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Not since President George W. Bush attacked Iraq has there been so much discontent among our closest allies with U.S. behavior. This has been somewhat obscured, as U.S. media have chosen to focus mostly on the sins, whereabouts and future of Mr. Snowden, the new Julian Assange-type bete noir.
Most media treatment has diverted attention from obvious violations of our Fourth Amendment rights. But eavesdropped-upon Europeans and others have deep views, born of sad history, that they too must have a right to privacy. And -- allowing for some posturing by politicians -- most countries clearly had little idea of the breathtaking breadth and deep intrusiveness of NSA snooping.
The disclosures risk permanent damage -- not only to the U.S. image, but to the willingness of other governments to cooperate on counterterrorism and other important issues, like trade agreements.
What really rankles the Europeans is their perception that the dragnet-style eavesdropping is based on the premise that all are potential terrorists and thus need to be closely tracked and watched. Amid the brouhaha, one French defense commentator suggested a way out for the president that would be embarrassing but could conceivably save him some face.
Referring to Mr. Obama's claim on June 19 in Berlin that the eavesdropping is aimed at terrorists, the French commentator made a point of using the subjunctive, saying, "If Obama thought he was telling the truth," raising the notion that the president himself may not have been fully apprised of the nature and extent of NSA operations.
Is it possible, though, that the president was unaware? The simple answer is yes. Would it be embarrassing for him to admit that? Again, yes; but perhaps not as embarrassing as to show that he knew chapter and verse. Should he fire those who have lied to Congress? Yes again.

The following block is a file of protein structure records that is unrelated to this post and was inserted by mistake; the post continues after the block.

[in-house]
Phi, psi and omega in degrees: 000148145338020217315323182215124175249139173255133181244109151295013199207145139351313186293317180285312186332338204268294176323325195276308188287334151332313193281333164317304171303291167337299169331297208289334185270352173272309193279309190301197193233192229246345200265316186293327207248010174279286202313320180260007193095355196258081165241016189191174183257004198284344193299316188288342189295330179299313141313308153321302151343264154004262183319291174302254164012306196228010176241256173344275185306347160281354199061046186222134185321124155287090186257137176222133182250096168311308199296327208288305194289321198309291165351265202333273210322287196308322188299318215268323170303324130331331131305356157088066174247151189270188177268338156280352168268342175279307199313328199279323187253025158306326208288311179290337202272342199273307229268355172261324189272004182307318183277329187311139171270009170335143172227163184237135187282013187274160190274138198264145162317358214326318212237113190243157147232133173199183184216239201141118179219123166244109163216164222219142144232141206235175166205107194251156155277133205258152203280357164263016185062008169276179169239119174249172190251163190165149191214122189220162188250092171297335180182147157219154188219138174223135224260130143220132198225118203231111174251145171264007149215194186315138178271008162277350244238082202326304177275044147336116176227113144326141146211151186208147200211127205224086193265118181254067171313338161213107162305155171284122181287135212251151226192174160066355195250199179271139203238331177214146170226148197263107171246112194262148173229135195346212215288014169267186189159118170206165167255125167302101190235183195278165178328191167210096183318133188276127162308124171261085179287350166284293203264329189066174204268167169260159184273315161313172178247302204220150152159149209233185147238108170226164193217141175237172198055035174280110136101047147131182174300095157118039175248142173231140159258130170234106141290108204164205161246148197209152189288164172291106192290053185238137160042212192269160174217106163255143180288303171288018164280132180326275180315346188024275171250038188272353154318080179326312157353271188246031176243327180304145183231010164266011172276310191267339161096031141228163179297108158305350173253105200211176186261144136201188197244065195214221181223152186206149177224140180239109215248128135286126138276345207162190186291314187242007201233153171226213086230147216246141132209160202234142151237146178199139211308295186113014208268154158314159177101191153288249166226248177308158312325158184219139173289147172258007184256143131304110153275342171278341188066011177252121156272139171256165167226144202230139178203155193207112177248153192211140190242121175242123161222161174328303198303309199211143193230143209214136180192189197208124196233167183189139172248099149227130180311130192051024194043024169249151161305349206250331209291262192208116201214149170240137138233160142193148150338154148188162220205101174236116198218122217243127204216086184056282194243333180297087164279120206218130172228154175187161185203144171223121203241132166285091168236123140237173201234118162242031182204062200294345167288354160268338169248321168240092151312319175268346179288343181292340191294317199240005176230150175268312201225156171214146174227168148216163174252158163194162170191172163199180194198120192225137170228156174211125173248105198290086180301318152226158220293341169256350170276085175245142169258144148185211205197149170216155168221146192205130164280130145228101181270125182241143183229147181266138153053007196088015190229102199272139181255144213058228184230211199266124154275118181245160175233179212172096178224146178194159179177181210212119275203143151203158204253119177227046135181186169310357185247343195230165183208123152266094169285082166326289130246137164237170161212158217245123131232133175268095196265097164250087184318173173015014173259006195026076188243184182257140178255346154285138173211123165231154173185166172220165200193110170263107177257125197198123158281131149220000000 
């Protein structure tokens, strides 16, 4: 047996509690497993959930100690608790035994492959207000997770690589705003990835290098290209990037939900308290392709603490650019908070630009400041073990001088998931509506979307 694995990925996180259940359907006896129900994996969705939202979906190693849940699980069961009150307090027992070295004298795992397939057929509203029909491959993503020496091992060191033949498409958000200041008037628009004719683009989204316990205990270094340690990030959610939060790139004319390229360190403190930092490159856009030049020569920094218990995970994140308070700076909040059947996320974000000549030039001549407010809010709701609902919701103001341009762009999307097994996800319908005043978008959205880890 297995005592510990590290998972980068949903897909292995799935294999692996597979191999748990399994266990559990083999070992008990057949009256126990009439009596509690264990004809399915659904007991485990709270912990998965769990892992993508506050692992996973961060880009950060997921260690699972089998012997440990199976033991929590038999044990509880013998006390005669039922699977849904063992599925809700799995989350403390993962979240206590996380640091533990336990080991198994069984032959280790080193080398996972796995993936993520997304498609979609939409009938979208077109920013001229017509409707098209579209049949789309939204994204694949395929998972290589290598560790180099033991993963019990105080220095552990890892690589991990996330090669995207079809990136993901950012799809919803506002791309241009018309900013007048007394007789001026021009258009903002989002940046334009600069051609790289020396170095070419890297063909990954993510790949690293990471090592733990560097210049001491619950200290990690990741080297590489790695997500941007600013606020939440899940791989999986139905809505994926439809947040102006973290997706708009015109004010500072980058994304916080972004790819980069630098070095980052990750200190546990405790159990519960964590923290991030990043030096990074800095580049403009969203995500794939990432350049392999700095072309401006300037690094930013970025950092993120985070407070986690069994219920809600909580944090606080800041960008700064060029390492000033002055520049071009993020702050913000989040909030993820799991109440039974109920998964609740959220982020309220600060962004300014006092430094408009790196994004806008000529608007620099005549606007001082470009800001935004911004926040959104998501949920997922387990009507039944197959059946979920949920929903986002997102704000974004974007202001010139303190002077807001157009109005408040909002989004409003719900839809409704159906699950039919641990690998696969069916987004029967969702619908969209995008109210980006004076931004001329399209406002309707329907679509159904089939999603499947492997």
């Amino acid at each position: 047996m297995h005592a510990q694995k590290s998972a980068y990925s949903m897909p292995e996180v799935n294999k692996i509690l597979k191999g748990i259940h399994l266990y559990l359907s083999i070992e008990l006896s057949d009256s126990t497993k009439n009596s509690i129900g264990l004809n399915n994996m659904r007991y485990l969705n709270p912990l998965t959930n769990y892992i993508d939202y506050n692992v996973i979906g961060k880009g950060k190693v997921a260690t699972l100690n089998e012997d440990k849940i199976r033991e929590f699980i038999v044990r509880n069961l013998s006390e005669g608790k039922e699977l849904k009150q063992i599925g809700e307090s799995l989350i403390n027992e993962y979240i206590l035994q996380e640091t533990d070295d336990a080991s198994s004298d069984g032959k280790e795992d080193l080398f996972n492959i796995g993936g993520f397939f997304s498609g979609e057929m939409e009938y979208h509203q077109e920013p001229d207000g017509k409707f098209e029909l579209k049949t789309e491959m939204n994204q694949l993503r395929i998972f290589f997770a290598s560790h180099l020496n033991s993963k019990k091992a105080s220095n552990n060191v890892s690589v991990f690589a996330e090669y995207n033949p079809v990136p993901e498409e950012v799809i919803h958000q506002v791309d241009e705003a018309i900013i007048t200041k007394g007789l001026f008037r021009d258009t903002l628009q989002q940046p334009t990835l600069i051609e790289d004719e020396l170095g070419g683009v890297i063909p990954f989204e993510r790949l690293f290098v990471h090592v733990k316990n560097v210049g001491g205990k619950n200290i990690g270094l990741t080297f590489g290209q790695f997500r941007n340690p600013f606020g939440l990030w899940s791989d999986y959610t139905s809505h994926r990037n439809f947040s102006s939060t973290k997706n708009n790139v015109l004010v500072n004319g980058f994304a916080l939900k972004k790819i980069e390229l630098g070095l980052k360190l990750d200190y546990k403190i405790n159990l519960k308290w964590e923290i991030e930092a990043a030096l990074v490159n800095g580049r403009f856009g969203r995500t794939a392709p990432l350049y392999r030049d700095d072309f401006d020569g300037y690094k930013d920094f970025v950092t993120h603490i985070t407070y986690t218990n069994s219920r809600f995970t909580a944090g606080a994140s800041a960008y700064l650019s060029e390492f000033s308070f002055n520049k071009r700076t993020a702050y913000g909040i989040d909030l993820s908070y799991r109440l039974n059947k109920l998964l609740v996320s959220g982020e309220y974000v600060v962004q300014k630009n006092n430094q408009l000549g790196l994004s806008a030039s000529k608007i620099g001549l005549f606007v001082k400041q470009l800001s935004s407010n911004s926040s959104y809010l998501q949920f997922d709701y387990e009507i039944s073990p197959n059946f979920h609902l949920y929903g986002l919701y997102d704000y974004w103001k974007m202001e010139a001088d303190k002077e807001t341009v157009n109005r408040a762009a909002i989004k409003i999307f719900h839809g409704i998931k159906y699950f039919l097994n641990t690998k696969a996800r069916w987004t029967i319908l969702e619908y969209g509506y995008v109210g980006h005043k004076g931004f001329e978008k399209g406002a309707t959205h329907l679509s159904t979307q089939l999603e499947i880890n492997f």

"Plausible denial" is a timeworn tactic used by presidents and senior intelligence officers. Often there is simply an implicit, but nonetheless clear, understanding that the president, Congressional overseers, and perhaps even the judges involved would prefer not to be told everything. It is altogether likely, in my view, that Mr. Obama -- and perhaps even Mr. Clapper -- were kept unaware of the full reach of NSA collection programs. Even if Mr. Obama was, in fact, fully informed by Messrs. Clapper and Alexander, there is nothing to prevent him from trying to exercise the "plausible denial" option.
Except that to do this would require the kind of courage Mr. Obama has not yet shown when up against influential figures in the national security establishment. He would harbor fear that either or both might turn "state's evidence" on him, and could retrieve, or manufacture, persuasive proof that the president was fully briefed.
With most Americans thinking of themselves as non-terrorists, and opposing eavesdropping on them, Mr. Obama could draw on a reservoir of support. Mr. Clapper, after all, has already apologized for lying under oath, and it is an open secret that Mr. Alexander, too, has lied to Congress.
So far, the mainstream media has suppressed the instructive story about how Mr. Alexander lied to Rep. Rush Holt, a New Jersey Democrat and his House Intelligence Committee overseer, in 2005 -- well before Mr. Alexander's more recent playing fast and loose with the truth.
On Dec. 6 of that year, Mr. Alexander assured Mr. Holt that the NSA did not eavesdrop on Americans without the necessary court warrant. Still possessed of the quaint notion that generals and other senior officials are not supposed to lie through their teeth to congressional oversight committees, Mr. Holt wrote a blistering letter to General Alexander after the Times published on its Dec. 16 front page an account of the Bush administration's warrantless wiretapping program.
Mr. Alexander suffered no ill consequences; in fact, he is more powerful today. Now, though, it's in Mr. Obama's best interests to demonstrate that even Mr. Alexander cannot escape accountability for unconstitutional steps to "keep us safe."